Where then does one go from here? If the Indian Establishment has any
respect for democracy and international humanitarian law, the
Occupation of Kashmir must end and the perpetrators of the crimes
committed, including those who led the institutions responsible for
those offences, must be punished. But with India’s defence minister
endorsing “terrorists-to-eliminate-terrorists” counterinsurgency
tactics, the home minister backing him, and the chief minister of J&K
choosing to remain silent at this crucial moment — the Indian Army is
under the defence ministry, the paramilitaries involved report to the
union home ministry, and the J&K armed police takes orders from the
state government — Kashmir is likely to be more of the hell of
internal colonialism than what it already is.

Already, following the Defence Minister’s kaante statement, and
emboldened by such official backing, Rashid Billa, an Ikhwan commander
and the main culprit in the 5 October 1996 killing of seven members of
three families in Sadrakoot Bala in Bandipora district of Kashmir,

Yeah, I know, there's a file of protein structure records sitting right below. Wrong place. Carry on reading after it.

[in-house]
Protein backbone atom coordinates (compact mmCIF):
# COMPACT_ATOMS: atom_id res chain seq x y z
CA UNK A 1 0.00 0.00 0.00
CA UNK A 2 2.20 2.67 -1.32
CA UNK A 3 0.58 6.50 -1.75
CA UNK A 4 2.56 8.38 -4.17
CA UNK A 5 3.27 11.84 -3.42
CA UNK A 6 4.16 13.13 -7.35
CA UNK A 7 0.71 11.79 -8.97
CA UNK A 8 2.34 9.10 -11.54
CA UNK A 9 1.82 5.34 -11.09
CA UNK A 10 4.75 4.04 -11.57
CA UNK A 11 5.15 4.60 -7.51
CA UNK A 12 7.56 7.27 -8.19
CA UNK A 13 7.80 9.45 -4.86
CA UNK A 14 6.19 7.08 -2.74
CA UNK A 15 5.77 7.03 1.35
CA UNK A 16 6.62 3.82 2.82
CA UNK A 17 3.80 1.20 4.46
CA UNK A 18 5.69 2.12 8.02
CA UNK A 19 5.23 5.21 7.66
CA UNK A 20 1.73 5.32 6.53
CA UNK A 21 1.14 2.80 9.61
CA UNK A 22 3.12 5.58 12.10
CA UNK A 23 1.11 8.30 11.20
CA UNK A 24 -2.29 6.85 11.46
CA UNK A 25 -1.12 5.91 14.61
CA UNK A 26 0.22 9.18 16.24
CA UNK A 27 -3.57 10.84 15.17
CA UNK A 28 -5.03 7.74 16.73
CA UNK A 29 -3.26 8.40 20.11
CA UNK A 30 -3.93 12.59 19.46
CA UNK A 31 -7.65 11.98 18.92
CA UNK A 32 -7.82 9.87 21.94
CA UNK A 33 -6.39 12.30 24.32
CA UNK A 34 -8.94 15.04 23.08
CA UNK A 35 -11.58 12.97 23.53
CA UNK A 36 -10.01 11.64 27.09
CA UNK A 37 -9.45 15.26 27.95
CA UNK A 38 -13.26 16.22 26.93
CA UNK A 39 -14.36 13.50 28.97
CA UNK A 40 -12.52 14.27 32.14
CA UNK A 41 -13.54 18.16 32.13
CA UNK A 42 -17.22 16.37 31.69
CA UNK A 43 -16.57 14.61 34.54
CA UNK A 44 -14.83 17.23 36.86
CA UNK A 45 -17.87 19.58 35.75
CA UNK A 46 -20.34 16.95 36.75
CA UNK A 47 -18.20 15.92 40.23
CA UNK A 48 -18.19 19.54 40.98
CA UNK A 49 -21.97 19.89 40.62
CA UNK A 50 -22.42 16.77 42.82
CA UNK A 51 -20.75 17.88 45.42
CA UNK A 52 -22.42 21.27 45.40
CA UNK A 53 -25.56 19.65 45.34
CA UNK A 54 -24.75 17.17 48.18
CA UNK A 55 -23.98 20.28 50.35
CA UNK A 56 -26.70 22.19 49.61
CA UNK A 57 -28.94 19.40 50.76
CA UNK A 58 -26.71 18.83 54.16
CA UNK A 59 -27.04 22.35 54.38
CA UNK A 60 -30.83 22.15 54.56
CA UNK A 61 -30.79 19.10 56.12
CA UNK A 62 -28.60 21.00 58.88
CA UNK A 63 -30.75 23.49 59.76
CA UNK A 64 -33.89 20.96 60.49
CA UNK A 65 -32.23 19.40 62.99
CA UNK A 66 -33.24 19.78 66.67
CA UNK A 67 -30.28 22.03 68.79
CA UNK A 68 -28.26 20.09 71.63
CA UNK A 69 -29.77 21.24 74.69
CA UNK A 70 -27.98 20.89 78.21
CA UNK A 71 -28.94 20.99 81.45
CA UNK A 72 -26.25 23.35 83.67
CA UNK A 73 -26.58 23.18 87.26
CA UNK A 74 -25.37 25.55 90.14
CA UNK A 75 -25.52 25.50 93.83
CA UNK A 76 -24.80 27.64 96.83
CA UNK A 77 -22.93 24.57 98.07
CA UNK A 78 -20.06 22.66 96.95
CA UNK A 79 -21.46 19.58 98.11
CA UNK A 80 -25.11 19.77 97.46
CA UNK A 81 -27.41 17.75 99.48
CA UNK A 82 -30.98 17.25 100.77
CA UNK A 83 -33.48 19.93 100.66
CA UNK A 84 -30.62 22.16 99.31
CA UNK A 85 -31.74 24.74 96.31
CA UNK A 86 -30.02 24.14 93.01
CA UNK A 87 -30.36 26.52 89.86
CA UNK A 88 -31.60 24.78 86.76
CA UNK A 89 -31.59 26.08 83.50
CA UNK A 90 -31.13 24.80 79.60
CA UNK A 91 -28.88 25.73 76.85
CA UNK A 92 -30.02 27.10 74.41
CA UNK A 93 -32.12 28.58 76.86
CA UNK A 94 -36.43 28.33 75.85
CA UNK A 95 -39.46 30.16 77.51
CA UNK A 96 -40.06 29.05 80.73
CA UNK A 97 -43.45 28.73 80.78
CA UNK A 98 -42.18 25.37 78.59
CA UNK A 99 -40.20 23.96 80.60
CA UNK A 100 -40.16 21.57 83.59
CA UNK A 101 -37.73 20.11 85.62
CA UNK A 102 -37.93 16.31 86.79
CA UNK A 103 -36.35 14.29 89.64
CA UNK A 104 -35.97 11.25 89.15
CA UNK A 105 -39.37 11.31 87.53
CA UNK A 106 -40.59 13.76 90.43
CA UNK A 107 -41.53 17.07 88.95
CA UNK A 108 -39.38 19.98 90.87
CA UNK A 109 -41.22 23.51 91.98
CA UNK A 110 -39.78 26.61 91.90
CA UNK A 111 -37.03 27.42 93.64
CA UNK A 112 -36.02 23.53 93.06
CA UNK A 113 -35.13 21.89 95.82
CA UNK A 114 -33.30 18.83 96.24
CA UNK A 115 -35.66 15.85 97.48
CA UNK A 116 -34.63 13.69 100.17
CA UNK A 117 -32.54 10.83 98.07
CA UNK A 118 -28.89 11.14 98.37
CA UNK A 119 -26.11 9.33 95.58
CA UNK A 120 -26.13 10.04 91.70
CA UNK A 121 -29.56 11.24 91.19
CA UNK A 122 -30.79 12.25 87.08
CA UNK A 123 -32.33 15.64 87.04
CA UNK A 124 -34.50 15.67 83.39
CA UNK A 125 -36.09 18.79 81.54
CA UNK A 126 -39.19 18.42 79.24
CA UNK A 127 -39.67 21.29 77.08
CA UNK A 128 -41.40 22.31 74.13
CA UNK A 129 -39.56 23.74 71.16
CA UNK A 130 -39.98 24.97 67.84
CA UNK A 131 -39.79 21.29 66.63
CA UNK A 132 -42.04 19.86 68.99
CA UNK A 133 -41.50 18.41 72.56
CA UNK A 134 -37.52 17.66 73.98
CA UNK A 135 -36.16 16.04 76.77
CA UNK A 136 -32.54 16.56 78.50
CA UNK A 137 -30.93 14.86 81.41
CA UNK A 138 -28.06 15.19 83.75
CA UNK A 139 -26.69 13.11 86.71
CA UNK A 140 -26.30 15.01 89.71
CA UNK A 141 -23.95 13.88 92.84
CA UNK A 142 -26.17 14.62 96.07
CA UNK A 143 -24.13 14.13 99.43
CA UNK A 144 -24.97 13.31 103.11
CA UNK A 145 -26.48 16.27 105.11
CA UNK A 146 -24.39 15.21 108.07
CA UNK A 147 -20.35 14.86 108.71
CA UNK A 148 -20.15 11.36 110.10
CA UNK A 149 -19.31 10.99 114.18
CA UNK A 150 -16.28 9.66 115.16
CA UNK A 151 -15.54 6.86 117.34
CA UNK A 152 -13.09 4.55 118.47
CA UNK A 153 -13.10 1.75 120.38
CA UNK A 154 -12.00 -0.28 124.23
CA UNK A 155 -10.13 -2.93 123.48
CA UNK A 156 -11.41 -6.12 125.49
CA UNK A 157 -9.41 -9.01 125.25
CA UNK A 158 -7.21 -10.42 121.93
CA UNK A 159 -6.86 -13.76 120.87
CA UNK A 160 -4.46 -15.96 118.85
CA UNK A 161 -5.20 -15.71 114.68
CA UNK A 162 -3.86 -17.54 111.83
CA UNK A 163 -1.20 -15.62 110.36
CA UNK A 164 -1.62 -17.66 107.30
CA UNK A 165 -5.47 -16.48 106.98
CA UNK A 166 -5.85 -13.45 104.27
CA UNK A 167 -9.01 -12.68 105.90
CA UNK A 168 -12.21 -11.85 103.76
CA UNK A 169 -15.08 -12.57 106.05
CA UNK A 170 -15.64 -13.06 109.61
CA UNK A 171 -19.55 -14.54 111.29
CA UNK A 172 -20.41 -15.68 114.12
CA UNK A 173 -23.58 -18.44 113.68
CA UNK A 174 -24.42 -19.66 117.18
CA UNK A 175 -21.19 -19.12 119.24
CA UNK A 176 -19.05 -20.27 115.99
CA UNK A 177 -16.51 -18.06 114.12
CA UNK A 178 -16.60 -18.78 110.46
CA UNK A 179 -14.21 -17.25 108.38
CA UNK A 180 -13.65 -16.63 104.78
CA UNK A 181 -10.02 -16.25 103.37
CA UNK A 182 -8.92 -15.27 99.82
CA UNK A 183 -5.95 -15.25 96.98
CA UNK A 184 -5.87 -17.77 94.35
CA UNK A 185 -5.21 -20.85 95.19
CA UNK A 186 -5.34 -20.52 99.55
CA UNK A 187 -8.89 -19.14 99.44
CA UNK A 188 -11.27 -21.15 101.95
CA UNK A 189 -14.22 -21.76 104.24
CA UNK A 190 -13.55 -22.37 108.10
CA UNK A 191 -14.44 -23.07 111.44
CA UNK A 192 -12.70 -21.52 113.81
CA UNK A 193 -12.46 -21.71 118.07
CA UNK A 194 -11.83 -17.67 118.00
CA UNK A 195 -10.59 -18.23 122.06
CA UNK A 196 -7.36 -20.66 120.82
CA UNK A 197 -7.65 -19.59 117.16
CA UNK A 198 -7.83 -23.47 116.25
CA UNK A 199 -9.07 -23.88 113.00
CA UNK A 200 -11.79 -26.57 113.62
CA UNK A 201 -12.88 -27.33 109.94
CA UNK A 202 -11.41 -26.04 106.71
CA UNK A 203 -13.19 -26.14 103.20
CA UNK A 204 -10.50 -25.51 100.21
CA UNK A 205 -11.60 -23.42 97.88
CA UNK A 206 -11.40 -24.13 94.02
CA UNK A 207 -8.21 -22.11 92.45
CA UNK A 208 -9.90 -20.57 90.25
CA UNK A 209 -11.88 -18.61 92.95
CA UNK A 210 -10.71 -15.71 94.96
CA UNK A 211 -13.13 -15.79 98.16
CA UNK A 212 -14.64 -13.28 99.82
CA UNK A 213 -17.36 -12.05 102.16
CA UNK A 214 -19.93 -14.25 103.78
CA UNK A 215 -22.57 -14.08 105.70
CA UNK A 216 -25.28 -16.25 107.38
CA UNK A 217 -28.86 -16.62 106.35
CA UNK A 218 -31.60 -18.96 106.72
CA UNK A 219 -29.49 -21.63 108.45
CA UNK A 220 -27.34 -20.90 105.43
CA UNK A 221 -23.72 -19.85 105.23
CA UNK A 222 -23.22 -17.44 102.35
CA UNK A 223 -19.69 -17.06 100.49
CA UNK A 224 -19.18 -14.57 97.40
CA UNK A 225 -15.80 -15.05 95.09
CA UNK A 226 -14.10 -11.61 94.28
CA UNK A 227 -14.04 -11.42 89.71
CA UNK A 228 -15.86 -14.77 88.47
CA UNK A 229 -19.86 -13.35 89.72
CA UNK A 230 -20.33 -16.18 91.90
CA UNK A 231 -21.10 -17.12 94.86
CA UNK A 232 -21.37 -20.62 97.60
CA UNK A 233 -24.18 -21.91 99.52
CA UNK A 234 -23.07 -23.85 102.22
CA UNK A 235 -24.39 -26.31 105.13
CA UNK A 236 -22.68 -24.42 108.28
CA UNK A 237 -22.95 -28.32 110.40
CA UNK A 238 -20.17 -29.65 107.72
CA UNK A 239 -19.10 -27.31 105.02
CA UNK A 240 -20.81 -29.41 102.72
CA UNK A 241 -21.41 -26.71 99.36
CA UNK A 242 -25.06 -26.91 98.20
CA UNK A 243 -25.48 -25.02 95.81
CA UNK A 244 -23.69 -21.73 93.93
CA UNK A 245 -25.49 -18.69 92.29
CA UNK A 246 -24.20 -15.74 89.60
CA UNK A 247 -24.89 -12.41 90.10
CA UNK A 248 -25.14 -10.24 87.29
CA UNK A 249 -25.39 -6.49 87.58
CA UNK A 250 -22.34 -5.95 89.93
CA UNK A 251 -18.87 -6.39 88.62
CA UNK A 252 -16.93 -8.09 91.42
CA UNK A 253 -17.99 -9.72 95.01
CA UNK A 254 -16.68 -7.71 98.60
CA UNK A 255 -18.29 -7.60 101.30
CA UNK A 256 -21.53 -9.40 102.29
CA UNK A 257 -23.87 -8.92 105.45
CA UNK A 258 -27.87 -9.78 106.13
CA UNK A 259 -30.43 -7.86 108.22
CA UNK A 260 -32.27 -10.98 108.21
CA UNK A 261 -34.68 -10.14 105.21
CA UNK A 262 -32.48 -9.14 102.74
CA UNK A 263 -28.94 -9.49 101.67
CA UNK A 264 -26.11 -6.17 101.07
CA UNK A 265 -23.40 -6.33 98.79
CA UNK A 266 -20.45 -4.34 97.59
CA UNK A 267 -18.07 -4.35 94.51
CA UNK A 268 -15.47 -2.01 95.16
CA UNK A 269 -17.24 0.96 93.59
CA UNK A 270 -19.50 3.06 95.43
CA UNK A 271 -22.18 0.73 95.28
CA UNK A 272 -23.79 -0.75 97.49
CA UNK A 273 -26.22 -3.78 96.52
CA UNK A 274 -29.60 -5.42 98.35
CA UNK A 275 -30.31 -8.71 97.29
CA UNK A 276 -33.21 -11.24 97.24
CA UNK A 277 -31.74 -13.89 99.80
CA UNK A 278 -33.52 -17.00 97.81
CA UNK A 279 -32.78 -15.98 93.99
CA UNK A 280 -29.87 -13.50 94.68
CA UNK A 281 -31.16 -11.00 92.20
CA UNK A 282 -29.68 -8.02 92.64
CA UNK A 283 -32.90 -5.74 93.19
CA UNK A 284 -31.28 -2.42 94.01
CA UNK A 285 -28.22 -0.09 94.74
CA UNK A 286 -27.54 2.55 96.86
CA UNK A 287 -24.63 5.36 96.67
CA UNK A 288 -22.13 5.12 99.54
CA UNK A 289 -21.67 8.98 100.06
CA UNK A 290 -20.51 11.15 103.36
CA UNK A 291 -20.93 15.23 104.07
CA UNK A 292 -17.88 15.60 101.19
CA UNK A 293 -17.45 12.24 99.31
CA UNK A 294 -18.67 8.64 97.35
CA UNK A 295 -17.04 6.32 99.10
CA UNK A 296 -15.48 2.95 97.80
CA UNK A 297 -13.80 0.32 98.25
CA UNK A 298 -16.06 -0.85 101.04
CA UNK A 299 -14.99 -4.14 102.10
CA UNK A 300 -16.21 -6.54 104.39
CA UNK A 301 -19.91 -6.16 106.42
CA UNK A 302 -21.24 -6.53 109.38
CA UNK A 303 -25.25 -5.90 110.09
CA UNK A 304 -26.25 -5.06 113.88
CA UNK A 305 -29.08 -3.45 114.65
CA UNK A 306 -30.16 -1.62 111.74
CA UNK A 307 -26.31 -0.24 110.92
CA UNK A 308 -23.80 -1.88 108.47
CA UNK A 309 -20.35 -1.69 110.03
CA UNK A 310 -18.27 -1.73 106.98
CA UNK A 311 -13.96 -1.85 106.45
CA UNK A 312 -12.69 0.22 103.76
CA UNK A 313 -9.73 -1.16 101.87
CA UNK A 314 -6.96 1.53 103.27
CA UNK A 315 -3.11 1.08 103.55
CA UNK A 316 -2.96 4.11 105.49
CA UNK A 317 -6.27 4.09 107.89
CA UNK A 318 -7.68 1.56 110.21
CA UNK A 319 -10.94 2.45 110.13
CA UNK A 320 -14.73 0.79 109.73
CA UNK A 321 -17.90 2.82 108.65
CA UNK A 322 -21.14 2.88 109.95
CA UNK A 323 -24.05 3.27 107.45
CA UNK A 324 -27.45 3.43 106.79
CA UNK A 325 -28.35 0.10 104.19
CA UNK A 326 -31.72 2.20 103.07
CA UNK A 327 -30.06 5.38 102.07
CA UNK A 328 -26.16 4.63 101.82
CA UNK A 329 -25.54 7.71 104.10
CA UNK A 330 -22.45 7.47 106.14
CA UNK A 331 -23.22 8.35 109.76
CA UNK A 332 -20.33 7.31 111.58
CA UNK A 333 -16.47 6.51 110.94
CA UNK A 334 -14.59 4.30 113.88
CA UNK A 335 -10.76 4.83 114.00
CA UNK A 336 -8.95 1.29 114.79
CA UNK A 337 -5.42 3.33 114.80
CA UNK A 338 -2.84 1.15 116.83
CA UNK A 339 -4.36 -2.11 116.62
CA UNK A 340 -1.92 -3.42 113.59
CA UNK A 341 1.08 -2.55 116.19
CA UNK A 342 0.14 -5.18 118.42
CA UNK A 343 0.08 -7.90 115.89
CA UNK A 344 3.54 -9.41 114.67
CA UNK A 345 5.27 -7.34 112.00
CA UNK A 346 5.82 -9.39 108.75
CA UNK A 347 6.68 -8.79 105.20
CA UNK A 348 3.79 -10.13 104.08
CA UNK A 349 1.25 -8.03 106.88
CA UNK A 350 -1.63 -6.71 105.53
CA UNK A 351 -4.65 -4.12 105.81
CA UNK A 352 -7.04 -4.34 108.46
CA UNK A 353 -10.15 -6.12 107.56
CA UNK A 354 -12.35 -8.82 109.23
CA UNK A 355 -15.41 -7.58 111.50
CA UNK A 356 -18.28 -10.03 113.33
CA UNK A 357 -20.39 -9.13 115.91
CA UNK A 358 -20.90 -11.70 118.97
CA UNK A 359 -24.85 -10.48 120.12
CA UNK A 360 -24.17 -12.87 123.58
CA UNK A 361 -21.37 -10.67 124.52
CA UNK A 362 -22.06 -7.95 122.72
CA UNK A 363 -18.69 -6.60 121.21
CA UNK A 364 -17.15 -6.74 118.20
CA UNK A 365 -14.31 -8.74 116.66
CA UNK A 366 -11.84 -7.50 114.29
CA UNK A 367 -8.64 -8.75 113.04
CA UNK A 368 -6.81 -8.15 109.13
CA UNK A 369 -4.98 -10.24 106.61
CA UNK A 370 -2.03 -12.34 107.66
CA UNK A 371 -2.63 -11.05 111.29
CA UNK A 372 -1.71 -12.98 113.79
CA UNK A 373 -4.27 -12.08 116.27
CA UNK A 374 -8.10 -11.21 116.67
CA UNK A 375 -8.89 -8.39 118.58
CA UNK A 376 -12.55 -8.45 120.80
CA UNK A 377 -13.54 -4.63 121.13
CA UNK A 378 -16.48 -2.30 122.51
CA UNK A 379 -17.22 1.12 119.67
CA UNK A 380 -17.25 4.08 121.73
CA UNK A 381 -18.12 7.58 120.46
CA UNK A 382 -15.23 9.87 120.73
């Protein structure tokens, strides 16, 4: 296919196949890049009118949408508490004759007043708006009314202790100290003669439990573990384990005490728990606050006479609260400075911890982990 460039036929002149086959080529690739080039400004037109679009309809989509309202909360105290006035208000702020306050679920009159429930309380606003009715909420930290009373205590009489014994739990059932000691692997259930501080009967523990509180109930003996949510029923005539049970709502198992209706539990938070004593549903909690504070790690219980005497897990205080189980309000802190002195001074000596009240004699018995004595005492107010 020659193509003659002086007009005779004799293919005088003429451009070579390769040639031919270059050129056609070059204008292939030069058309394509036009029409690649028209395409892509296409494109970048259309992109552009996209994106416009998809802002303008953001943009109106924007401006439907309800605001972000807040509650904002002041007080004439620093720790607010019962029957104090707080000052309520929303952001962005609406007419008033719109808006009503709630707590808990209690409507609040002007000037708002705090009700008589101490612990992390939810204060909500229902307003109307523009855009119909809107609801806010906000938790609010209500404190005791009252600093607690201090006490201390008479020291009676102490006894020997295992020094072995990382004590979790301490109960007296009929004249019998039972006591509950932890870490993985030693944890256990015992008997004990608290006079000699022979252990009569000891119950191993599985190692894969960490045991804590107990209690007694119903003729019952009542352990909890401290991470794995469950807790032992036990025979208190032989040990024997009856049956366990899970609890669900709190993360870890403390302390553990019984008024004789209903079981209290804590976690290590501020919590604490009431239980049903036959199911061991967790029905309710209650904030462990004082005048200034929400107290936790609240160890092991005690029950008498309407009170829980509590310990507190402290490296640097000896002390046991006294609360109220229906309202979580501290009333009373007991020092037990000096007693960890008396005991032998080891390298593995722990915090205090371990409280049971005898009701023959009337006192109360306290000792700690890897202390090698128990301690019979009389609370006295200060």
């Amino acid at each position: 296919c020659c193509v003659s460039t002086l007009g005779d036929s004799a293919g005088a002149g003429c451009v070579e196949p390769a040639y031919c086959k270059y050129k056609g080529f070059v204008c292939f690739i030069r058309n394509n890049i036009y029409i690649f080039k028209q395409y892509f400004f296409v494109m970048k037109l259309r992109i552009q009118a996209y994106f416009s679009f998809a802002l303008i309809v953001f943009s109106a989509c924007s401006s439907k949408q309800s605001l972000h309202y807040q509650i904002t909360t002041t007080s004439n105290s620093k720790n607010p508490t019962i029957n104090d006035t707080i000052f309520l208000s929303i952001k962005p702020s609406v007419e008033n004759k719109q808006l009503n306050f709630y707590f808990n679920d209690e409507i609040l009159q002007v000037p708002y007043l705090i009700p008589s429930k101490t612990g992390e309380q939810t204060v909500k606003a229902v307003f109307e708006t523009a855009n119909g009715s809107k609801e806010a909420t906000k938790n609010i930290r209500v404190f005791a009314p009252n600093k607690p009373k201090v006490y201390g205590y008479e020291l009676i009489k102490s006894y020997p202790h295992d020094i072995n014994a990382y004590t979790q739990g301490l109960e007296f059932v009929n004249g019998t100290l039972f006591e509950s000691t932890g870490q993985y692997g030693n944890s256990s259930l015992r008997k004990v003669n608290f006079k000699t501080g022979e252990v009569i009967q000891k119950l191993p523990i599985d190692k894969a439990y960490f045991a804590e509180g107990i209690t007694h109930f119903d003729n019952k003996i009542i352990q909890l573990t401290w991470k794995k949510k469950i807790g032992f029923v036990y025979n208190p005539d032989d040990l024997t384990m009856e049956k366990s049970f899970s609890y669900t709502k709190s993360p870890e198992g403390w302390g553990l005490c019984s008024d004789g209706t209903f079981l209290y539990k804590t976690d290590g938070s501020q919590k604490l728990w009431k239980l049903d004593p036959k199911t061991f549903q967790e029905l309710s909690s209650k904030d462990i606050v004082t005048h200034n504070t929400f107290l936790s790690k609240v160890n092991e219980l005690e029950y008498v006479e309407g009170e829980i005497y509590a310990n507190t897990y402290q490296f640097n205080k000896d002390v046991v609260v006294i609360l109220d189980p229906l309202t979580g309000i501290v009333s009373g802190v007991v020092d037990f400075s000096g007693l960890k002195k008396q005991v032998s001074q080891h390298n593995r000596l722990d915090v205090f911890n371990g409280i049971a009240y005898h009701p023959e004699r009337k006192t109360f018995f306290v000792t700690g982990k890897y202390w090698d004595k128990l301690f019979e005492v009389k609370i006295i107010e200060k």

has, according to the Jammu Kashmir Coalition of Civil Society,
stepped up his intimidation, including life threats, of the
petitioners in the case against him in the J&K High Court. Also, it
is significant that all sections of the Kashmir national liberation
movement, including the United Jihad Council, have condemned the 25
May attack on the office of BSNL, a state-owned telecom company, in
Sopore town in Kashmir in which one civilian was killed and two were
injured. They have also denounced “Lashkar-e-Islam”, the terrorist
outfit claiming to have carried out the attack. Such terrorist groups
must be seen in the context of the proliferation of terrorist groups
that have been set up to counter and discredit the Kashmir national
liberation movement. Indeed, in the light of incidents like the
above, Indian Defence Minister Parrikar’s ominous kaante statement is
pregnant with sinister indications.

Ensure Hospitals in Kashmir are Tobacco-Free Zones, Says Officials

Representational Image

SRINAGAR:  The authorities in Kashmir today directed health officials to ensure a complete ban on smoking at hospitals and other medical institutions to make them tobacco-free premises.

The Directorate of Health Services, Kashmir has directed all its subordinate offices including that of Chief Medical Officers (CMOs) and Medical Superintendents of district and sub-district hospitals to ensure that hospitals and various other health institutions were made ‘tobacco-free premises’.